March – June 2017
Written in Baja California, Mexico, October – December 2020
Why Did It Take So Long To Write About Japan?!
It’s been three years since we were in Japan, so that’s a very good question.
There are many reasons for this truly ridiculous delay (for example, sorting through 4,000 photos!), but the most significant one is this: Our experiences in Japan were so rich and varied that it seemed impossible to express them with any degree of accuracy or sincerity; how could we do justice to the overwhelming kindnesses of our Japanese hosts?
Yes, it is three years late, and not nearly as eloquent as our friends deserve… but here it is; dedicated to all of our friends — our tomodachi — who made our visit to Japan a life-changing experience.
A Note About Masks
You’ll notice that in many photos in this update, there are Japanese people wearing masks. We were in Japan in 2016 and 2017… long before the Covid-19 pandemic. So why the masks? Believe it or not, the Japanese people feel so strongly about protecting their community from disease that they wear masks even if they only have symptoms of a common cold. It is a sign that one cares about other people.
Americans pride themselves on having an independent spirit. But ask yourself, where have we gone wrong? Something is truly amiss when public health is politicized. And when independent spirit is transformed into selfishness.
It may be your right to choose to wear a mask or not. But is is also your responsibility to care for your fellow citizens.
Our Travels in Japan
We’d planned to return to Japan in early February, but it wasn’t until the 1st of March that we stepped back aboard our beloved Migration. Why would we delay our return by nearly a month to this country we loved so much?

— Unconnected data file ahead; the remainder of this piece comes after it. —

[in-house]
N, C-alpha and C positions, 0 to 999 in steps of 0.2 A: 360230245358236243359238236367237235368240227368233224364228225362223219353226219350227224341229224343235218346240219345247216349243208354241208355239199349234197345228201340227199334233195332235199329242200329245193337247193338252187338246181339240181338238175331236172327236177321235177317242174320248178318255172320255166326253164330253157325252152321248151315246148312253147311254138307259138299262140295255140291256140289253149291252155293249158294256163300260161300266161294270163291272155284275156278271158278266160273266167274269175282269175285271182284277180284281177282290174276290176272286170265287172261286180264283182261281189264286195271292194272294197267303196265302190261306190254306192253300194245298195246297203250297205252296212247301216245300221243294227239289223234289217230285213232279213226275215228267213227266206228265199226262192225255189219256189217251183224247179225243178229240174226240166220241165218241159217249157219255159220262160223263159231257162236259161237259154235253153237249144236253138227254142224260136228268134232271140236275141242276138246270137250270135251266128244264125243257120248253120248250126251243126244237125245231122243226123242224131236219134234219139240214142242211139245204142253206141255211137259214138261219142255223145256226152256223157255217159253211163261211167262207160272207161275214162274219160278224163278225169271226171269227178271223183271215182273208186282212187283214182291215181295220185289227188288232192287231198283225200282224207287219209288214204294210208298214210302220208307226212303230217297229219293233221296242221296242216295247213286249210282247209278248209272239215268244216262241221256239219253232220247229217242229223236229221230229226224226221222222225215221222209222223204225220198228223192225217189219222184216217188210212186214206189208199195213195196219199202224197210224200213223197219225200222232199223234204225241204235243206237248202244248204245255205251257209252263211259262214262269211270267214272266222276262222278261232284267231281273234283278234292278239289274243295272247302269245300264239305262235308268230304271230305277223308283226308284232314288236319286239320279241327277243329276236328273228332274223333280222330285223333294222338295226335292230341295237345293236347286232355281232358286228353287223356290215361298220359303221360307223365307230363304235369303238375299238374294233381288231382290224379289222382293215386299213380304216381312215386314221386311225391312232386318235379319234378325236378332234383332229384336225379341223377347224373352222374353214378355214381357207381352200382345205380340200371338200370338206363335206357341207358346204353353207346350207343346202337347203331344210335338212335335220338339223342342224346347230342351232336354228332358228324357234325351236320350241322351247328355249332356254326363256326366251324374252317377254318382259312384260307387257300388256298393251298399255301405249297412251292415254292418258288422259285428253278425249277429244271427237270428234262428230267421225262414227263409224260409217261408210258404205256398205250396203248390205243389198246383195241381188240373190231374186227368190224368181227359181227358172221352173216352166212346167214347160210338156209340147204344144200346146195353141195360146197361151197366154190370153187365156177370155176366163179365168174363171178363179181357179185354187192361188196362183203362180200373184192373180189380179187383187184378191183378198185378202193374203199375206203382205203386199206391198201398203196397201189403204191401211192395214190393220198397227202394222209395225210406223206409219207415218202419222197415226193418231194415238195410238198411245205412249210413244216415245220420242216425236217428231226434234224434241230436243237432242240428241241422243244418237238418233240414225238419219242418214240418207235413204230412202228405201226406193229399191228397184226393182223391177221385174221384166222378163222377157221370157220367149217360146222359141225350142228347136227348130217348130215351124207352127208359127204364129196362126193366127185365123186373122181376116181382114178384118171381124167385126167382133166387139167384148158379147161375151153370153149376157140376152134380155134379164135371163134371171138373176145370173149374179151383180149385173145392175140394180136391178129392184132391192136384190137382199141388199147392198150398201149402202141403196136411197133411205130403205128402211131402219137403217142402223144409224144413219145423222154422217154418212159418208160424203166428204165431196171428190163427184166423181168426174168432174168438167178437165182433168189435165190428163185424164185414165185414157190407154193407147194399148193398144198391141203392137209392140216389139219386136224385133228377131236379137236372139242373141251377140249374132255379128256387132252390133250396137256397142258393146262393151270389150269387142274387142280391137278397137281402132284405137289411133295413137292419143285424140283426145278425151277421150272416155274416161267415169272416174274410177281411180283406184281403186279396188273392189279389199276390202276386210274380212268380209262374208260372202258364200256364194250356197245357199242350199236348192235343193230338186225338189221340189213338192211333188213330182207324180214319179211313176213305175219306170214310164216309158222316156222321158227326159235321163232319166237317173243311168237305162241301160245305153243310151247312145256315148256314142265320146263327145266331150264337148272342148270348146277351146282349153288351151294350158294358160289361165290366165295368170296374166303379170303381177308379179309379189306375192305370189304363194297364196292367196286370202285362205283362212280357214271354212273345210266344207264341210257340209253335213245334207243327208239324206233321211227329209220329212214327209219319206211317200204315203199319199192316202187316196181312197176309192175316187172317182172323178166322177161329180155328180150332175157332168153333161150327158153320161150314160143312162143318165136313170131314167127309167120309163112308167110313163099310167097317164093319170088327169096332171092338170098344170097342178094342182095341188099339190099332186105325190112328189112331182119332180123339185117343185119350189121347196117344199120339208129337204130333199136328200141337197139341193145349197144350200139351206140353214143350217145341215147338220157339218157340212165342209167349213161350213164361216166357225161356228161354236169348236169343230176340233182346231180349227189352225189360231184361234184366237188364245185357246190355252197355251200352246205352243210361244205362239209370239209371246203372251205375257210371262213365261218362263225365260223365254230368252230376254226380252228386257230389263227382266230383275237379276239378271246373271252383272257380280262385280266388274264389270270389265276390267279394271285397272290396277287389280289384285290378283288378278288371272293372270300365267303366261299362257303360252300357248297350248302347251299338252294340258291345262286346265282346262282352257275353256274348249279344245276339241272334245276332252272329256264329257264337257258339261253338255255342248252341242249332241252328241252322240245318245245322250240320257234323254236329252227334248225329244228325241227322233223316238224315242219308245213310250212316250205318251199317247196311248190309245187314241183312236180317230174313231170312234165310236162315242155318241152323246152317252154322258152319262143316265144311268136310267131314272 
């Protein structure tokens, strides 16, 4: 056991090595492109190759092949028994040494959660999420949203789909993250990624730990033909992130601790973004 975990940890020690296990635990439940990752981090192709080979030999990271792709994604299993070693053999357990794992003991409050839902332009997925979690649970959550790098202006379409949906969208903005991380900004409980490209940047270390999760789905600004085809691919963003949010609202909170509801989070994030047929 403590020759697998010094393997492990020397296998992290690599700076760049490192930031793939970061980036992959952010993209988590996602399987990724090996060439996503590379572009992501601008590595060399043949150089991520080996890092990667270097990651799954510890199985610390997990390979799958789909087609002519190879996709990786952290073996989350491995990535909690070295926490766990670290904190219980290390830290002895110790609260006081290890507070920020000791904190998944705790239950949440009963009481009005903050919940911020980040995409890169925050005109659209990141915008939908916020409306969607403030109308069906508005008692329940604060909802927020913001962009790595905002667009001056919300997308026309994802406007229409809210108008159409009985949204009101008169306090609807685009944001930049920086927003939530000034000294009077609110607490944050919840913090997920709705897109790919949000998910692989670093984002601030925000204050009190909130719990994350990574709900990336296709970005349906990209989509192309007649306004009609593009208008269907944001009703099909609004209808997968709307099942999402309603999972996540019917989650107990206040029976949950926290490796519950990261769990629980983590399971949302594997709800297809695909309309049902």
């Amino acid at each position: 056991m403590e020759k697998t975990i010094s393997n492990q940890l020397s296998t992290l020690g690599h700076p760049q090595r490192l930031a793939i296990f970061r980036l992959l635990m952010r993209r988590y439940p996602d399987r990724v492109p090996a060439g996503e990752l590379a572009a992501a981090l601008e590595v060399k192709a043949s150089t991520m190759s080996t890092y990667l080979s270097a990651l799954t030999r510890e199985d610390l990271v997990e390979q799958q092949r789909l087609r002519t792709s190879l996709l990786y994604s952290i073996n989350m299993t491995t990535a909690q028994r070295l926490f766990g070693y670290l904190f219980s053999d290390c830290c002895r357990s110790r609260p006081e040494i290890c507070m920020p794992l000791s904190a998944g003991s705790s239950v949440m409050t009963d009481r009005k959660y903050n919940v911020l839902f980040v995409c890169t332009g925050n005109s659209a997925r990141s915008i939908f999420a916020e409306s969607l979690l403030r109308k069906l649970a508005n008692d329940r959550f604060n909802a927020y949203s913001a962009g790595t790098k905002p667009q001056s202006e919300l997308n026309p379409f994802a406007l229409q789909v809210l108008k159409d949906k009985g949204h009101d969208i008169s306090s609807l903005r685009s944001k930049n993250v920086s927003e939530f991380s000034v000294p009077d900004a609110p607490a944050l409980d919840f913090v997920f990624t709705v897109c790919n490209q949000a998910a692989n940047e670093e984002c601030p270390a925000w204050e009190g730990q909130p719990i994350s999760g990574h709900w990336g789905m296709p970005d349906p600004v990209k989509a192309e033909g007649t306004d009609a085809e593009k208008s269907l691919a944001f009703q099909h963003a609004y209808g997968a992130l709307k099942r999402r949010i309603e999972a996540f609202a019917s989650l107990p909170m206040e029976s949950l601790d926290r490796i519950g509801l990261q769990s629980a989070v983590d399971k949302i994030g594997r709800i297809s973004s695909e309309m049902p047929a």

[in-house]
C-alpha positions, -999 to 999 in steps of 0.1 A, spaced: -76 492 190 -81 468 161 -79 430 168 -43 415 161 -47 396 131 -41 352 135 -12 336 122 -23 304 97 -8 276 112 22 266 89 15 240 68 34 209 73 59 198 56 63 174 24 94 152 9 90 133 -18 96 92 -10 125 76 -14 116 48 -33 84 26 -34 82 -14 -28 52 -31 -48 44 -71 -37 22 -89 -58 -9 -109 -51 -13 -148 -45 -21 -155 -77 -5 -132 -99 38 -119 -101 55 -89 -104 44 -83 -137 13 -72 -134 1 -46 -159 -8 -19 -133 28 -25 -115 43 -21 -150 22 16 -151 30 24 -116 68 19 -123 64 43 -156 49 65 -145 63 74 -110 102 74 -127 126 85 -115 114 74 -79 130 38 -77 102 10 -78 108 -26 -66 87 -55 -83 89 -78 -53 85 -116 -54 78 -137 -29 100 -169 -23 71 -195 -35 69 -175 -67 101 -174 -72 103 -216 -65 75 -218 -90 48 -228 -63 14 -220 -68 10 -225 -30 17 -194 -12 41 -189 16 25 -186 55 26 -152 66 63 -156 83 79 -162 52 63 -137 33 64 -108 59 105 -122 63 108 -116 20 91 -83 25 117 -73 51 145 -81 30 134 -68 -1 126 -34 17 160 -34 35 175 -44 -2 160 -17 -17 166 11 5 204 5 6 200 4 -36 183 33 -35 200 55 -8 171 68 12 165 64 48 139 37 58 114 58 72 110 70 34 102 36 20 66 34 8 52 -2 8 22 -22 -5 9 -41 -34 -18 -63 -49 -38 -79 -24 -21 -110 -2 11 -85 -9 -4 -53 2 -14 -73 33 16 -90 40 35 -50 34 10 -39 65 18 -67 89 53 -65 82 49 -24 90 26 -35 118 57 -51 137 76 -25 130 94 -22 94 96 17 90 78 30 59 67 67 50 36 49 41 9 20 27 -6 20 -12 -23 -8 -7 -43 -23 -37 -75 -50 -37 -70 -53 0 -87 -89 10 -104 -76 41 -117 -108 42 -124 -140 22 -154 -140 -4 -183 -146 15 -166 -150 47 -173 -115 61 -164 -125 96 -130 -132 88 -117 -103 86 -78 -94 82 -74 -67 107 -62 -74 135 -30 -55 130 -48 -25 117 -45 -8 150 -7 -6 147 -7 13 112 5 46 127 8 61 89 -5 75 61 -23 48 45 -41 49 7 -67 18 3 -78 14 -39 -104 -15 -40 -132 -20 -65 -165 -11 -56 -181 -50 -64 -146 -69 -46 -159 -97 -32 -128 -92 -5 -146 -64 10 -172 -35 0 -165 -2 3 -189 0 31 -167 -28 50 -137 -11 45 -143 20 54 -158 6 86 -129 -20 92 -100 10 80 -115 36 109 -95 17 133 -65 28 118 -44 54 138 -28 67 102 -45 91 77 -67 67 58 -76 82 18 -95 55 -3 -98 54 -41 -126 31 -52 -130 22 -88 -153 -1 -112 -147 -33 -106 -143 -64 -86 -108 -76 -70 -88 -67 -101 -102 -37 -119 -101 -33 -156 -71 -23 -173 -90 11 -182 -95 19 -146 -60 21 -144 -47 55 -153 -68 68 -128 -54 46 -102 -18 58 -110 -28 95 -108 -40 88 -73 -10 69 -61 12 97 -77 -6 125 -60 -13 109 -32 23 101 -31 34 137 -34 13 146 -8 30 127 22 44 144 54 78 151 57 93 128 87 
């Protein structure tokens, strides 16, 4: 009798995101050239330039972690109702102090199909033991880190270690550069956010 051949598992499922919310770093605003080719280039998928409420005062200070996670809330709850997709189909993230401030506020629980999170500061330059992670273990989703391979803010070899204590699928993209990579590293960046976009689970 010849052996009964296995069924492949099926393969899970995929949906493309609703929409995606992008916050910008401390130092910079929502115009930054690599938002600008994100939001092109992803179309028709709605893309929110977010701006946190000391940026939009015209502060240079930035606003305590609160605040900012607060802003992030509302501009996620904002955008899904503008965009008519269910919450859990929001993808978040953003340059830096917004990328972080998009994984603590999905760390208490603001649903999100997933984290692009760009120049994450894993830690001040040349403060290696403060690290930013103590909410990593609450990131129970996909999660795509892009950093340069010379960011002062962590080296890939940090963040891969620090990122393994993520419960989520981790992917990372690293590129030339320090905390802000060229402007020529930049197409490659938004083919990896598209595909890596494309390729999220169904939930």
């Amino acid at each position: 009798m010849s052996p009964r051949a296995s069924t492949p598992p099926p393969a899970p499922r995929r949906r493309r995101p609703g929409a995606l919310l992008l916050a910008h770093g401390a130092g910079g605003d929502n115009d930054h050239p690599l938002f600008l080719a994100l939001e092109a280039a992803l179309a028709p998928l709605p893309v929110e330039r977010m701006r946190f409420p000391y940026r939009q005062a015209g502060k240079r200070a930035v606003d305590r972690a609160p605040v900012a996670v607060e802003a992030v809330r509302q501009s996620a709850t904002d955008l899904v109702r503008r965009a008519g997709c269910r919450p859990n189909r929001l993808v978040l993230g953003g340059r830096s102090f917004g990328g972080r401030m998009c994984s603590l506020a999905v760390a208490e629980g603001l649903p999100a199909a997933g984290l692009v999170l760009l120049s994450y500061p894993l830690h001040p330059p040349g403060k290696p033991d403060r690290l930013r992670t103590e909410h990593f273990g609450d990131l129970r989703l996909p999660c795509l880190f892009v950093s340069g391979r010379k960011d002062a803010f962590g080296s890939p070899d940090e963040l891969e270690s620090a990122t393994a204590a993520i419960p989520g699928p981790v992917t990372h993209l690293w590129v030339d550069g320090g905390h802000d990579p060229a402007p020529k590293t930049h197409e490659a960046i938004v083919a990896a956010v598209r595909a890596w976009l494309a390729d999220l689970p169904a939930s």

We are wimps.
It was cold in Japan! Migration had been snowed on during our absence — even though Osaka is at sea level and the same latitude as Los Angeles. At the beginning of March we still had to run our dockside electric heater every night to stay warm.
Despite the cold, we got Migration back in shape after her winter nap.
The local yacht club and our friend Kakihara-san threw a little welcome home party for us….
We had to shop for provisions since we had removed all perishables from Migration when we left in November. We pulled out our well-used folding bikes and set off around the small town near the marina to do our errands.
But we didn’t leave the marina when Migration was ship-shape and provisioned. We were planning to sail northwards along the west coast of Japan. Tokyo is to the east of Osaka and we couldn’t leave Japan without visiting the capital. We jumped on a plane and dove head first back into the culture that enveloped us with wonderful experiences as well as new and old tomodachi.
In Tokyo we met up with our friend April Wayland who came from the USA to spend 10 (whirlwind!) days with us. April is also a children’s book author and she and Bruce have been friends for over thirty years.
Old Friends, New Friends
Our good friends Nobsan, Kei-chan, Kiyoshi-san, Mieko-san, and Chacha (whom we met in Kakaroma the previous year) live in Yokohama, which is right next to Tokyo. They invited us on a wonderful all-day outing and welcomed April with their open hospitality.
Speaking to Students
April and Bruce had booked two author presentations at international schools. From Tokyo, we flew to Fukuoka for the first engagement.
3 Weeks in Kobe
In keeping with our whirlwind schedule, as soon as our Fukuoka school presentations were finished, we zoomed to the airport, flew back to Osaka, and hopped the train home to Migration. The next morning we cast off the dock lines — for the first time in 4 months — and headed to Nishinomiya, 25 miles north.
With little wind, we motored around the Kansai International Airport which juts 3 miles into Osaka Bay (the airport was damaged and flooded by a strong typhoon just 18 months later). This is not a beautiful part of Japan; industry, cities, ports, and shipping facilities line the entire concrete coast.
Our second school visit was at the Marist Brothers International School in Kobe. Kobe is also the home of our good friend Yoshi. And the neighboring town of Nishinomiya is the home of the Ichimonji Yacht Club who had invited us to return after our wonderful but short stay in 2016.
Outside of Nishinomiya Port, we found IYC Commodore Koyama-san in his sailboat, Yanube, waiting to escort us to our dock. We felt very honored! This was a precursor to the fantastic hospitality we were to experience during our 3 1/2 week stay at Ichimonji Yacht Club.
Non-Stop Kobe (except for the relaxation of onsen)